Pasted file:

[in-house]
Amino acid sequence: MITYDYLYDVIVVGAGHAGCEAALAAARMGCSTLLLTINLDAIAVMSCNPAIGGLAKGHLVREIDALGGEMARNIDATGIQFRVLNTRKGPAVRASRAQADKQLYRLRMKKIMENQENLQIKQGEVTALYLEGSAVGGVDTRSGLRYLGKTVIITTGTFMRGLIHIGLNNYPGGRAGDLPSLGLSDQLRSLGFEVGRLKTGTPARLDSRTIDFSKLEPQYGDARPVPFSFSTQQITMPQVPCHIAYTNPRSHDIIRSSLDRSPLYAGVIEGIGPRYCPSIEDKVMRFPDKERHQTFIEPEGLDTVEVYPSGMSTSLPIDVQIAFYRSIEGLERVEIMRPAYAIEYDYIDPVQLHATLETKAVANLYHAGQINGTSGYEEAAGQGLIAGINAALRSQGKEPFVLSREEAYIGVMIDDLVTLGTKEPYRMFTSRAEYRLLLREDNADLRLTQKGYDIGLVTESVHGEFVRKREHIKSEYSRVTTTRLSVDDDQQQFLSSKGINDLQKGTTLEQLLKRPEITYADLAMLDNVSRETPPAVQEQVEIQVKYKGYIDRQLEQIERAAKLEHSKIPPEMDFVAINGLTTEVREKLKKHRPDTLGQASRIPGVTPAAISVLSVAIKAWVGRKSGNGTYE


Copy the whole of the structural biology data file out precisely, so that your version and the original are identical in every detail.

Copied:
[in-house]
Amino acid sequence: MITYDYLYDVIVVGAGHAGCEAALAAARMGCSTLLLTINLDAIAVMSCNPAIGGLAKGHLVREIDALGGEMARNIDATGIQFRVLNTRKGPAVRASRAQADKQLYRLRMKKIMENQENLQIKQGEVTALYLEGSAVGGVDTRSGLRYLGKTVIITTGTFMRGLIHIGLNNYPGGRAGDLPSLGLSDQLRSLGFEVGRLKTGTPARLDSRTIDFSKLEPQYGDARPVPFSFSTQQITMPQVPCHIAYTNPRSHDIIRSSLDRSPLYAGVIEGIGPRYCPSIEDKVMRFPDKERHQTFIEPEGLDTVEVYPSGMSTSLPIDVQIAFYRSIEGLERVEIMRPAYAIEYDYIDPVQLHATLETKAVANLYHAGQINGTSGYEEAAGQGLIAGINAALRSQGKEPFVLSREEAYIGVMIDDLVTLGTKEPYRMFTSRAEYRLLLREDNADLRLTQKGYDIGLVTESVHGEFVRKREHIKSEYSRVTTTRLSVDDDQQQFLSSKGINDLQKGTTLEQLLKRPEITYADLAMLDNVSRETPPAVQEQVEIQVKYKGYIDRQLEQIERAAKLEHSKIPPEMDFVAINGLTTEVREKLKKHRPDTLGQASRIPGVTPAAISVLSVAIKAWVGRKSGNGTYE